We were very glad that our friend Gil wanted to salvage the knotty pine paneling for a building he's remodeling. So while we emptied cupboards in preparation for the demolition, Gil was right behind us with his crowbar.
In fact, sometimes it seemed as though he would get ahead of us--"Quit talking, guys. Gil is ready to start on that wall!"
For all these months they have been eating in the carpentry shop out back, cooking with microwave and hotplate, lots of carryout food. Occasionally dinner at my house, bringing things to be cleaned in the dishwasher.
So, here's the new kitchen. Lots to be completed (curtains for the new windows, selecting places for various decorative thingies, some herbs, major decisions on what goes where) but the oven works, the ice maker is making, the fans revolve, and a lovely dinner of braised shortribs in wine sauce was a roaring success.
Don't they look happy and relaxed? Finally.
Yesterday I had lunch with a friend and discussed the décor in one of her bedrooms. She had bought a gorgeous Turkish hand-embroidered textile (shades of blue on a natural background) which wasn't quite big enough as a spread or duvet on the bed, so the challenge was whether to add something to the sides--and then, what? She had ordered some silk ikat pieces; these were absolutely lovely and felt wonderful, but they didn't enhance the embroidered work as she had hoped. So we talked about alternatives, upholstery prints that she could use, painting on the taupe-on-taupe fabric she plans to use for curtains in the room. At every turn in the conversation, discovered imperfections in the plan. Seams in the embroidered textile weren't perfect. In many places the embroiderer had changed thread color in mid-stem. Some motifs were unfinished, the pencil marks still showing around the empty petals. And what if the colors in the added fabrics didn't match perfectly?
This is not my obsession, but I do find that after a conversation with Shirley I pay more attention to details. And indeed, there are challenges in using handmade textiles. I've found, for instance, that it's a good idea to wash them gently before using; often there's a lot of sizing, sometimes excess dye, and just plain dirt in the wash water. You do take a chance by washing as dyes may crock--but a mudcloth throw that's still stiff with mud is a lot more useful on the table after a bath. Another challenge is matching patterns when stitching pieces together. Handwoven textiles often don't match precisely; there are variations in the size of the yarns and the tension of the weaving as well as variations in dye-lot colors.
To me, this is an important part of the charm--somebody made this, and then she stopped to cook lunch and then started up again in a slightly different place, and so the wings of the bird don't quite come together precisely. I love that! I can imagine how she sat at the loom (in a chair? on a bench? on the ground?) and whether it was hot and humid, indoors or outdoors, in a quiet place or in a chaotic market. Maybe she only had time to weave or stitch when the kids were sleeping or at school; maybe she succeeded in making them be quiet because she had to finish the piece in order to get paid that week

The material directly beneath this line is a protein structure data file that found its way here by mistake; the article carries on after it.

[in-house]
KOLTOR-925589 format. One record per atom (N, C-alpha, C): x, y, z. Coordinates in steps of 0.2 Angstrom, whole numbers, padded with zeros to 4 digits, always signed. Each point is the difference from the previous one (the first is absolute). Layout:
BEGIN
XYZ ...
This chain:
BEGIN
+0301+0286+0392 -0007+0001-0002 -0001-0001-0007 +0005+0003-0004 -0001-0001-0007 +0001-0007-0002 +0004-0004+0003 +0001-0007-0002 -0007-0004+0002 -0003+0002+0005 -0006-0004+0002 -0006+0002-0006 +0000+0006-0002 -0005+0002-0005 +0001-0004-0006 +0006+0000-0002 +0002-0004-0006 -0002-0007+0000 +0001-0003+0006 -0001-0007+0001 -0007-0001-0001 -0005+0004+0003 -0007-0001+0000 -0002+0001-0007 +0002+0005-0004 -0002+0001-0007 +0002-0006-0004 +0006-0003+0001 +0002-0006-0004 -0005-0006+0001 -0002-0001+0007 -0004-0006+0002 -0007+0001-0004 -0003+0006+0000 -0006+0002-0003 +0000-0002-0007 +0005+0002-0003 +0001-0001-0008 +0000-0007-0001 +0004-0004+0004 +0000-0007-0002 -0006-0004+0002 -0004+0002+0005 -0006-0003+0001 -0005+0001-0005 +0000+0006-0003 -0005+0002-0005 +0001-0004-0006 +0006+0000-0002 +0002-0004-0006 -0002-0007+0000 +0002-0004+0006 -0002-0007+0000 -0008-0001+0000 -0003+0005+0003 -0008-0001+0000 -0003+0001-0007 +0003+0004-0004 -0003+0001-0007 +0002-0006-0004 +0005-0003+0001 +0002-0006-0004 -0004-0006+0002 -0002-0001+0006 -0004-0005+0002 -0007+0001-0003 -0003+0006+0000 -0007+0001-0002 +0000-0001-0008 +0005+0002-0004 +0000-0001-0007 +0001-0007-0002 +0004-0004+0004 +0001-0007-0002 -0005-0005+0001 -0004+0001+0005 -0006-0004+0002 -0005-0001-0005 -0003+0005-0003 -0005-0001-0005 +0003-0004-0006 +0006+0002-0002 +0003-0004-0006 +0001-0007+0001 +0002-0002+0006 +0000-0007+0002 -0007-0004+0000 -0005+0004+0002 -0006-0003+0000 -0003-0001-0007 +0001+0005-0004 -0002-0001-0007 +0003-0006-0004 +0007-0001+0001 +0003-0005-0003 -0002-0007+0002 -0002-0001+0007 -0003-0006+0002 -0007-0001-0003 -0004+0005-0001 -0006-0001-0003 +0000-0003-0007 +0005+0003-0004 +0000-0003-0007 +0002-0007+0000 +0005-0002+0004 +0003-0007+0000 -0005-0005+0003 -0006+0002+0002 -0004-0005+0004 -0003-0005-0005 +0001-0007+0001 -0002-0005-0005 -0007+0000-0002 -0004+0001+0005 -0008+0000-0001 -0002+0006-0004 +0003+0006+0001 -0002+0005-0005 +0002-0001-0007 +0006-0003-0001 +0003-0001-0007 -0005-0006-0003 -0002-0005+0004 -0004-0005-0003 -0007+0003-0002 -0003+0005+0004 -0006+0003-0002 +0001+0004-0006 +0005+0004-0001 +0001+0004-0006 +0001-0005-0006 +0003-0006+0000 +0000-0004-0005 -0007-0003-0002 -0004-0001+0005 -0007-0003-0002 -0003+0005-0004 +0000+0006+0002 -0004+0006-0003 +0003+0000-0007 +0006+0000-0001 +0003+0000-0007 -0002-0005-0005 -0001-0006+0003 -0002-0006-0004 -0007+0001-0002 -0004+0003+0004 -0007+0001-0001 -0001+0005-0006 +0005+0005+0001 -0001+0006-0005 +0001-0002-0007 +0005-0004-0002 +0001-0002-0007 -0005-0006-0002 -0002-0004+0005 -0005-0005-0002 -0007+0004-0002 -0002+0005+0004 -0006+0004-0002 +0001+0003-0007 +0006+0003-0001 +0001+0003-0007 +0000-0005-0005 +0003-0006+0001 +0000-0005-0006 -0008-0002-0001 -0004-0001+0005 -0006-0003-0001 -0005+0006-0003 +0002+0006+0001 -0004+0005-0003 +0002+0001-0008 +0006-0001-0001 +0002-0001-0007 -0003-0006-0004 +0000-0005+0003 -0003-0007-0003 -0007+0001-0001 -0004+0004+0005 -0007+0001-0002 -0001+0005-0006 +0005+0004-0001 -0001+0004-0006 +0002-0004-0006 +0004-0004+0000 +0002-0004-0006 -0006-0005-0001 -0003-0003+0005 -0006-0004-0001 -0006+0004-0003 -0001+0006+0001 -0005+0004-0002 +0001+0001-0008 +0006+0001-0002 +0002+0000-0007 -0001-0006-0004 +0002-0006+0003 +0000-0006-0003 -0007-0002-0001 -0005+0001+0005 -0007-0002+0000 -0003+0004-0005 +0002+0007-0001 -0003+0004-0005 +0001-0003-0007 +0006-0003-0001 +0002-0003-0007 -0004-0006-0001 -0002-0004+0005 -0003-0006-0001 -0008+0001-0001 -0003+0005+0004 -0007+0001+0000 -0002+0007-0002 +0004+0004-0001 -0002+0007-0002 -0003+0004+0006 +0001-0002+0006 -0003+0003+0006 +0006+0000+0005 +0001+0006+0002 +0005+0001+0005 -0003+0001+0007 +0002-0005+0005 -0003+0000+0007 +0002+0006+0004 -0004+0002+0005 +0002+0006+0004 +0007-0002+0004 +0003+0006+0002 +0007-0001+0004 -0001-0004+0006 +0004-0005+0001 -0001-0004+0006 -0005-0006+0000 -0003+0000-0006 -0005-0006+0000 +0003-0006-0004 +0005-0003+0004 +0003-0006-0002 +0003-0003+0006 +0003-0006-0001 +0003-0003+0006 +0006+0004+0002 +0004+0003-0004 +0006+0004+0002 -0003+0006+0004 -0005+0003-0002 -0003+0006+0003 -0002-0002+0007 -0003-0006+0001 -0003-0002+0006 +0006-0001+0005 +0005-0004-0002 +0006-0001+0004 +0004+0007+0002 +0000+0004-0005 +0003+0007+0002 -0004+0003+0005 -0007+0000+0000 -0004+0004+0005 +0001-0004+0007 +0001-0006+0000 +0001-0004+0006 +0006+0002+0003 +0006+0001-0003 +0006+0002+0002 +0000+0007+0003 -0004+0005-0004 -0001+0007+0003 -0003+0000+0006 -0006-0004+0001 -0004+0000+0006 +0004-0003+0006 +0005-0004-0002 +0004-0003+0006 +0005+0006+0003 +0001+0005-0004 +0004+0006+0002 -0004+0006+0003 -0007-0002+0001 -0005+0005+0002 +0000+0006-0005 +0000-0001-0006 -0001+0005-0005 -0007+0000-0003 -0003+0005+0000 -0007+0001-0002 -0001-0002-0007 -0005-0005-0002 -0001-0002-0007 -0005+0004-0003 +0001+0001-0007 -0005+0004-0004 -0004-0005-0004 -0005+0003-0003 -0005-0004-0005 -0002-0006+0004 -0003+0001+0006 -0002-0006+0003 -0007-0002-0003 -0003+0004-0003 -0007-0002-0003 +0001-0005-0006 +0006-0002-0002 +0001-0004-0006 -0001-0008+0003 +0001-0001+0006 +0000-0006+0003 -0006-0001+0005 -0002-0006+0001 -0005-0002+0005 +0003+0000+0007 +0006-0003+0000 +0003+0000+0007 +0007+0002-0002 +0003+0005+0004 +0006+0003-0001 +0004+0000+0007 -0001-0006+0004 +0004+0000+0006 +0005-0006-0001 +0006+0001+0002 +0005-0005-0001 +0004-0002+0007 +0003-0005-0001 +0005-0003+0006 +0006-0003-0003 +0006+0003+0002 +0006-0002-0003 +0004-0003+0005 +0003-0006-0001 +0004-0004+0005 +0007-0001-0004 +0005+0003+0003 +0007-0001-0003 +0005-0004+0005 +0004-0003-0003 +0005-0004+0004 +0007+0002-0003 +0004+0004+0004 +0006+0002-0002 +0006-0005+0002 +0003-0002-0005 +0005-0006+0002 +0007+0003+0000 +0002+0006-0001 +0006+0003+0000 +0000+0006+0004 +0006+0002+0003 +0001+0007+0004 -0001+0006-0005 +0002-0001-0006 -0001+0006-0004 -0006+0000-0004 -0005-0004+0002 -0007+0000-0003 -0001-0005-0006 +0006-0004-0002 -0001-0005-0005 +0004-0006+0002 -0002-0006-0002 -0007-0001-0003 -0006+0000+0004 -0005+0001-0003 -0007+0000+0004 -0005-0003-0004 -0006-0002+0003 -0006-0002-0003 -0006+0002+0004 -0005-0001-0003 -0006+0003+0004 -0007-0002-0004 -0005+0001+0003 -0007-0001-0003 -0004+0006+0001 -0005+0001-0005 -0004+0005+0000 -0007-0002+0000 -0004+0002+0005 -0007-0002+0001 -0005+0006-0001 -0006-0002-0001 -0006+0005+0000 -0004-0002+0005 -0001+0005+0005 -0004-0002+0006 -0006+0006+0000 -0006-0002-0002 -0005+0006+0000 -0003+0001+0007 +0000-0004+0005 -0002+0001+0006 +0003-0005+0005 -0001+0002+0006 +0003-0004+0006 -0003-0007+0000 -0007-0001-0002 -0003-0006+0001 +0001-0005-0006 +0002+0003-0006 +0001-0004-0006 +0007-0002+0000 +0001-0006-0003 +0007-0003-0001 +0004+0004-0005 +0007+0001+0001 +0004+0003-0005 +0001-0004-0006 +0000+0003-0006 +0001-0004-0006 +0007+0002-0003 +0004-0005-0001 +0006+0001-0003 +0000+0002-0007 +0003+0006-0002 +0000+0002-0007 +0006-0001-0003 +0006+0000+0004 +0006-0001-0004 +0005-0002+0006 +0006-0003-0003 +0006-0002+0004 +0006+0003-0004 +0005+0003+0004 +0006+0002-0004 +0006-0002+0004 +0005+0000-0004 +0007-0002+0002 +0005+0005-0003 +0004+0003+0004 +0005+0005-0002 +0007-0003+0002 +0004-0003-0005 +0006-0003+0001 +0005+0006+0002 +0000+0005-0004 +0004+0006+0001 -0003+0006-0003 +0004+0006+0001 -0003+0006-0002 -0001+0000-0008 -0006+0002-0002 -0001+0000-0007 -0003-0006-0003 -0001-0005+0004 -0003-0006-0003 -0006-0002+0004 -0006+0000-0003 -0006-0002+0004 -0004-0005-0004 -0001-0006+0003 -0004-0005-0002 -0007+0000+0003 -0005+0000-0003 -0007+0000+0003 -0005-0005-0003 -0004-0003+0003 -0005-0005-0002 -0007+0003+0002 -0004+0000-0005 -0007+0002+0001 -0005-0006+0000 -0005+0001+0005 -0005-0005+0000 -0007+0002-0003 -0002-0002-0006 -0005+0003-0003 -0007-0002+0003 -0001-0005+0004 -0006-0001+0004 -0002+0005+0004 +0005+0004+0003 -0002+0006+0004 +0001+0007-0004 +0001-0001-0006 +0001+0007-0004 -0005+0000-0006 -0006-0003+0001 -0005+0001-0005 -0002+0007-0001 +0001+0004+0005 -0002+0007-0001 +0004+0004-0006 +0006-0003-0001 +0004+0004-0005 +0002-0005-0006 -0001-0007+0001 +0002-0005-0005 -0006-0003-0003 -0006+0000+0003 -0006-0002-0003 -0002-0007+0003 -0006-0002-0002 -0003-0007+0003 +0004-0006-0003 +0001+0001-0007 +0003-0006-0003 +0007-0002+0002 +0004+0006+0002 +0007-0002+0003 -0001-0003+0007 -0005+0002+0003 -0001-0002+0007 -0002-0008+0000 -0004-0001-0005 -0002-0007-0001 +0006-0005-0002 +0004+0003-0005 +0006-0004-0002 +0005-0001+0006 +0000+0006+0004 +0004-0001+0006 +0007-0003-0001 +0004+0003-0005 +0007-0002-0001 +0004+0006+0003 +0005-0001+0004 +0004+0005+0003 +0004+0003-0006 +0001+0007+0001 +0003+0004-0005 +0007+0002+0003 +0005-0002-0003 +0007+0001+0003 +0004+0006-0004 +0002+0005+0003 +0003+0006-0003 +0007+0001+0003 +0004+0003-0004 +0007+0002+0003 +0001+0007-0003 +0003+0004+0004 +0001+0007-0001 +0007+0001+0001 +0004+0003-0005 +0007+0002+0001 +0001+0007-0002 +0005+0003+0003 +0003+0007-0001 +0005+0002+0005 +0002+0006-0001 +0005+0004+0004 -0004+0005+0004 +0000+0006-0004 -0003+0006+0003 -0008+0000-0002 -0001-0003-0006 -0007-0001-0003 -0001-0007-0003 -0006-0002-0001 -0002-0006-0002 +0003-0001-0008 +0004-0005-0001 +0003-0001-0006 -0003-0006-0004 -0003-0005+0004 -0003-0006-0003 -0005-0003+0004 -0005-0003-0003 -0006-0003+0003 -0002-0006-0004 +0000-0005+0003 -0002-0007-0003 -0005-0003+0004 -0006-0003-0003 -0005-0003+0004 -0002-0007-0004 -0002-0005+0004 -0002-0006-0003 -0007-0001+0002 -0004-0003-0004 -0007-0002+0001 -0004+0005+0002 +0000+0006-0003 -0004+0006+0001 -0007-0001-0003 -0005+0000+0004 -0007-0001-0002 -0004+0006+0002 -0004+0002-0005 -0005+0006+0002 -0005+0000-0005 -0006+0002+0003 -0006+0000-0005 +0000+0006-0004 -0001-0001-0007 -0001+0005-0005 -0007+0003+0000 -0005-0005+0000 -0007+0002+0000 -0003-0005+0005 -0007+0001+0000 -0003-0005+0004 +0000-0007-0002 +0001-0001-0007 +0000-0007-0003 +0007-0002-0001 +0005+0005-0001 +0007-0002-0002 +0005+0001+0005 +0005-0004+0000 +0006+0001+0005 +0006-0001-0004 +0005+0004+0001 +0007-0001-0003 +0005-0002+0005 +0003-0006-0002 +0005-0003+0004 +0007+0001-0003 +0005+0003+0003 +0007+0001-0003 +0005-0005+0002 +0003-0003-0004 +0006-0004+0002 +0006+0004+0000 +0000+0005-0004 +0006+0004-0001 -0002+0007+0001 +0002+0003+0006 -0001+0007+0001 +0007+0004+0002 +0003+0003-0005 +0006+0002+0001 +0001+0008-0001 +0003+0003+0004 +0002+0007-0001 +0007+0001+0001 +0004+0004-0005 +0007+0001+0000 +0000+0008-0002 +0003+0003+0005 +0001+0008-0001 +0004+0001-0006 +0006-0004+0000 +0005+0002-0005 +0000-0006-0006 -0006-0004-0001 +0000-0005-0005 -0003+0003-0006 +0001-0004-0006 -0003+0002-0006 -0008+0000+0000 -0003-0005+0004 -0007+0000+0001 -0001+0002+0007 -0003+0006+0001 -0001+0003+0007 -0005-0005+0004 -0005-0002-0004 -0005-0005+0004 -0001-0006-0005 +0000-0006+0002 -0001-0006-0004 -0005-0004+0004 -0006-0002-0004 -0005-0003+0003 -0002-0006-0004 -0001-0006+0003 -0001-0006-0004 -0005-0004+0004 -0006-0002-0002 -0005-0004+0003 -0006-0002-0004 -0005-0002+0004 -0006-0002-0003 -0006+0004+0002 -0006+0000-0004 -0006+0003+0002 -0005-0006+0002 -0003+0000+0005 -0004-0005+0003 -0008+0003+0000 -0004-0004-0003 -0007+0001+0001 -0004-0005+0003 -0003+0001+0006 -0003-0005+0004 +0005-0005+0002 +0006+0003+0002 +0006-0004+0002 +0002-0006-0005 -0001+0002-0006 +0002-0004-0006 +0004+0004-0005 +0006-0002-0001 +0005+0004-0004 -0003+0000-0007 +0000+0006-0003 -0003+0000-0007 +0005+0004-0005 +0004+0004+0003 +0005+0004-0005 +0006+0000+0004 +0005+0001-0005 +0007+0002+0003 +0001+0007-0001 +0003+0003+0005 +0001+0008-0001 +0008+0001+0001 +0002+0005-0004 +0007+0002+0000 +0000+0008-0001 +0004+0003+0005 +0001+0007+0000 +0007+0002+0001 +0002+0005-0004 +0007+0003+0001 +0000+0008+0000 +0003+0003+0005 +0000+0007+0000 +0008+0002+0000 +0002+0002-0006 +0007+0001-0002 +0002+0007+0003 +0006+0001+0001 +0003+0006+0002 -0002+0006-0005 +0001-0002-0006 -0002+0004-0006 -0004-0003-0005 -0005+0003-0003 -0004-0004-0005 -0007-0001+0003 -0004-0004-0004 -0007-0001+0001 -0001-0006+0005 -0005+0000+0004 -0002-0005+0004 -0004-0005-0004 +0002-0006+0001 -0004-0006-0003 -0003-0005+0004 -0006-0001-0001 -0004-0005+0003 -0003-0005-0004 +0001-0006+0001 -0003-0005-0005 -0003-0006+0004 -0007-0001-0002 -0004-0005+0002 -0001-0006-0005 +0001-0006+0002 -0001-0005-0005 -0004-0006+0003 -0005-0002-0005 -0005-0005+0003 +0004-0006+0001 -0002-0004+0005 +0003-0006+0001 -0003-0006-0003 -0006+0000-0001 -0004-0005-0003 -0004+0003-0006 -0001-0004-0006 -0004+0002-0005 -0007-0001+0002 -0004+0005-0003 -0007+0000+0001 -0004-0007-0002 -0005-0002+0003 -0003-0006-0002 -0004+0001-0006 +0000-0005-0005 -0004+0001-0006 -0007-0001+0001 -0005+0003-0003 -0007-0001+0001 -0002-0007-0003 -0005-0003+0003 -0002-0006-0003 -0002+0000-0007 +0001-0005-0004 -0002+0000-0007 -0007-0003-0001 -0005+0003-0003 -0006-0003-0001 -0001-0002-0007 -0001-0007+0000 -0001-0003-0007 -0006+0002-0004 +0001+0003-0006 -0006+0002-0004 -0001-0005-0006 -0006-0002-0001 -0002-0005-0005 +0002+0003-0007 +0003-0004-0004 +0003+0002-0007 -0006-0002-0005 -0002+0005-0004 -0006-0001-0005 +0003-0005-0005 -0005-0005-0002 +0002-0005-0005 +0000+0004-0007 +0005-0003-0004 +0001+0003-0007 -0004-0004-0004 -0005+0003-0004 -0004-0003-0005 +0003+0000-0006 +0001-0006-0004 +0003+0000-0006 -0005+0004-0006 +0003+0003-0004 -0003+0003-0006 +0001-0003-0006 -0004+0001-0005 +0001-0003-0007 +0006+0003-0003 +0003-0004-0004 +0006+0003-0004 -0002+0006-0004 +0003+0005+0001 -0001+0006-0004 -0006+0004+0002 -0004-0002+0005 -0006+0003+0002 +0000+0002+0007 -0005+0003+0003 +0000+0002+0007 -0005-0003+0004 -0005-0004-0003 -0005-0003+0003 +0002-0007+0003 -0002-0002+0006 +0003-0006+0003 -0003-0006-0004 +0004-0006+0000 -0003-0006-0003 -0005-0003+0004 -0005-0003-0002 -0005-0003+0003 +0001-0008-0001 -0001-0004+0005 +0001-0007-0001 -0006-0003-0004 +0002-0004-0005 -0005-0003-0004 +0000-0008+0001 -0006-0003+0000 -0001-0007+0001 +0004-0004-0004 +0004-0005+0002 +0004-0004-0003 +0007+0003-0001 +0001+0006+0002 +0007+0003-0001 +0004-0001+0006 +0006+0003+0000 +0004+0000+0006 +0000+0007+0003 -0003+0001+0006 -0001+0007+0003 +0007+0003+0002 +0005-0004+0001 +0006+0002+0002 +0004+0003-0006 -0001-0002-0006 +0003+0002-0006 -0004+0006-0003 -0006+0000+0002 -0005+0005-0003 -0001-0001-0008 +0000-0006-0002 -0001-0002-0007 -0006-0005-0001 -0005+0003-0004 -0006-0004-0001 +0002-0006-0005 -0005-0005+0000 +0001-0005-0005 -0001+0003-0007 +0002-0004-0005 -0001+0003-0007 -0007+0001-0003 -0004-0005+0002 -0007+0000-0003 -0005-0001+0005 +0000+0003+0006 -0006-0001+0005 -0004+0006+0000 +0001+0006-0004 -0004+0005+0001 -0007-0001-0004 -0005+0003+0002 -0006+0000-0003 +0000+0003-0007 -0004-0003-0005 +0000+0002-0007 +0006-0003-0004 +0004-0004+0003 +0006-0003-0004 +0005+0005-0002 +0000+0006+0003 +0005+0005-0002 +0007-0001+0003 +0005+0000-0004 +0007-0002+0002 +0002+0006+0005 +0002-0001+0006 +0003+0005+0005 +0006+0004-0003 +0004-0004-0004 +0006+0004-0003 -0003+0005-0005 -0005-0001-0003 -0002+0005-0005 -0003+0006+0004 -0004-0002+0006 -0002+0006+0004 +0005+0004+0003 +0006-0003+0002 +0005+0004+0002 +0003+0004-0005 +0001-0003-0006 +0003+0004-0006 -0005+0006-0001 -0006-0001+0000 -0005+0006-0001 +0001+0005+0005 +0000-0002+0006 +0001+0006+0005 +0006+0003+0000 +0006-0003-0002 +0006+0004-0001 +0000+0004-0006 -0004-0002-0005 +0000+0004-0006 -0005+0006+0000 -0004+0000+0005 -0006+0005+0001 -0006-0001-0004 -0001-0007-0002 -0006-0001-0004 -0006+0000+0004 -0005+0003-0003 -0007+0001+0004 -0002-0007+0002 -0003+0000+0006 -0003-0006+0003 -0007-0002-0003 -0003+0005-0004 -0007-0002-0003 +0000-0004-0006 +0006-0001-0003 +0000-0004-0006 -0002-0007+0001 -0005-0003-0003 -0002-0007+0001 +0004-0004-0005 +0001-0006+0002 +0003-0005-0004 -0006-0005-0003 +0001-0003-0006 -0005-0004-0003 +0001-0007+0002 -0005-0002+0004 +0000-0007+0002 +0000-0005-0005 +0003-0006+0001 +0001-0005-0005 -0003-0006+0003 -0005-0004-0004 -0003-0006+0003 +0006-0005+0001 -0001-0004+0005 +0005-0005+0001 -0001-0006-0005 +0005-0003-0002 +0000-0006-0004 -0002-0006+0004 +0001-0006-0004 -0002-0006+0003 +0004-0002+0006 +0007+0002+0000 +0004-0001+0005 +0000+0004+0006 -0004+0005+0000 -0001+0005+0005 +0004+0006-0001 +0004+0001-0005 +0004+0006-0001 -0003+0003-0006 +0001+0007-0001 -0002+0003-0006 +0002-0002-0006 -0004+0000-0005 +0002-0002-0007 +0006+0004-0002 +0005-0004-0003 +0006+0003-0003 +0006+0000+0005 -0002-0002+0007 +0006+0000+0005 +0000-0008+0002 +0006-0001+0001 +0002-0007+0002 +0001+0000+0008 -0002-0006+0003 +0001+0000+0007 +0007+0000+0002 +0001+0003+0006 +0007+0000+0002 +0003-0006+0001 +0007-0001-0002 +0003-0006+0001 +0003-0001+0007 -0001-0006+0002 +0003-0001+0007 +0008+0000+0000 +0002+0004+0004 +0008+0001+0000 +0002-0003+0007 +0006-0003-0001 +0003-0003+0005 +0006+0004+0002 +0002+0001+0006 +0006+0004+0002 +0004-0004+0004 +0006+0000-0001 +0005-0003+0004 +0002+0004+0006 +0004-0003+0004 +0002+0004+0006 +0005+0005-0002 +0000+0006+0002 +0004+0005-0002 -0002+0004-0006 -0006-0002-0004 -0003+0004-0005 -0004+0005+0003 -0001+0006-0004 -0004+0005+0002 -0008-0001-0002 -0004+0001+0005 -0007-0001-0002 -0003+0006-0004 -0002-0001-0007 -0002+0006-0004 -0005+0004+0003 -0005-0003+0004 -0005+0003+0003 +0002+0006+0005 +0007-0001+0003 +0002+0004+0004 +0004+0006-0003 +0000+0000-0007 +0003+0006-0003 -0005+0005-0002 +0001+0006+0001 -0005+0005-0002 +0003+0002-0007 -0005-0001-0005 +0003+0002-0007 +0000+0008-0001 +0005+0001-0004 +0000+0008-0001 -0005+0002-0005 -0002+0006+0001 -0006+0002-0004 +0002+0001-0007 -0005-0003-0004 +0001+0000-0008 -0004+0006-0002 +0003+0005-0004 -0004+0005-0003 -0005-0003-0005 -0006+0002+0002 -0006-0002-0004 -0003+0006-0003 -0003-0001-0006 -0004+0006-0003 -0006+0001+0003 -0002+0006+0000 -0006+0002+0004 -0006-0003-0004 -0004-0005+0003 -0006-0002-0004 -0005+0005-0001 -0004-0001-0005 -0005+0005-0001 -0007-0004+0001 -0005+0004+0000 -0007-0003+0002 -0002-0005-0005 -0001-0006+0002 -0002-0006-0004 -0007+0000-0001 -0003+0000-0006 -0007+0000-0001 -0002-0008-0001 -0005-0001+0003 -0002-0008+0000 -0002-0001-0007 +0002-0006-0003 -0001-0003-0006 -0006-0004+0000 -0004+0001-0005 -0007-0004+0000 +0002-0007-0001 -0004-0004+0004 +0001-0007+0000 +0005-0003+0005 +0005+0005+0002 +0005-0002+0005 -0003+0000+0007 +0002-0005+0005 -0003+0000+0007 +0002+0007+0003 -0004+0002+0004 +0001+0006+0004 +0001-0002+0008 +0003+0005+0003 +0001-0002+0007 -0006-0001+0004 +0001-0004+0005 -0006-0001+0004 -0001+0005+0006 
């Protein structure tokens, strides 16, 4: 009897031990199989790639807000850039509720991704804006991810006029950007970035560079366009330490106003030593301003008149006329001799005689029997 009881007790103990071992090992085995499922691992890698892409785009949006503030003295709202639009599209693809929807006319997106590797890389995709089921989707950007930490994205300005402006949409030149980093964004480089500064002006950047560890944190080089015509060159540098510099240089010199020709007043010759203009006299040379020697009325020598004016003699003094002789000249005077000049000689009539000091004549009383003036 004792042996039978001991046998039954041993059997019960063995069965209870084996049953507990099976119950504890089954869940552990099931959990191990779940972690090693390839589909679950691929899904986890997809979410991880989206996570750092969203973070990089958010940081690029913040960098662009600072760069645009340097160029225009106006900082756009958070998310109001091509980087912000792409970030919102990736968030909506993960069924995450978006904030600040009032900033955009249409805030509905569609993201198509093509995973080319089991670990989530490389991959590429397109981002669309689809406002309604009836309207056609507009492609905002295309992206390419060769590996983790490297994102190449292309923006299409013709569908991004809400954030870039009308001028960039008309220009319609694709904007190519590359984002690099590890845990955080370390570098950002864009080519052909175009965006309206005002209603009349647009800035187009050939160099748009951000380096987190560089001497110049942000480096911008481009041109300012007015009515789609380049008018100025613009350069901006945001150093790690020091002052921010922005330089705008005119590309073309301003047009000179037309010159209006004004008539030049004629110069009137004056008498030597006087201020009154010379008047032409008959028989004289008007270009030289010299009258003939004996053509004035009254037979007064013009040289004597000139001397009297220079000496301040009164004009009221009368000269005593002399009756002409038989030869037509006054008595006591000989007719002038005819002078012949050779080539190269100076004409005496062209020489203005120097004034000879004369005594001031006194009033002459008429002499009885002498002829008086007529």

This is one of my favorite pieces, a huipil hand woven in Guatemala.
You can see that it was woven in two strips, then sewn together in the center. Of course, the horizontal stripes don't match, one bird is cut off, and the color of the bottom stripe has changed.
I think the idiosyncracies are part of what makes this garment delightful. Yes, I do wear it with slacks from time to time, with a tank underneath (because the armholes are pretty large). And yes, people do look at me funny. But one day, when I was wearing it in Austin, a guy whistled and yelled, "Great huipil, Lady!" I don't often get whistled at--but I'll take what I can get.
And here is the real reason I bought the huipil--it has Adam and Eve on the shoulders! Apparently wearing long underwear, or catsuits.
I just couldn't resist that.
We can buy handmade things and call them art and hang them on the wall, or we can call them "folk art" and consider them quirky and ourselves superior for forgiving their imperfections (which seems pretty condescending to me). People hurled insults at the Impressionists, the Fauves, the Abstractionists and probably every other new school of art over time. A lot of them collected "primitive" art from Africa, not because it was folk art, but because it exhibited incredibly sophisticated use of mass and line in ways far outside what they had been taught. They learned from it and acknowledged the debt.
Art isn't perfection--in fact, "perfection" is probably irrelevant to art. I look for the hand of the maker and the invitation to share the vision of another. It's an act of courage to throw your vision out to the public, whether it's a shawl or a sculpture. I can copy that, too.
Bobbe Shapiro Nolan, Fiber Artist in Eagle Lake, TX. Trying to learn to call the sewing room my studio, and myself an artist. I retired after 15 years in hospice nursing--so now I have the time!.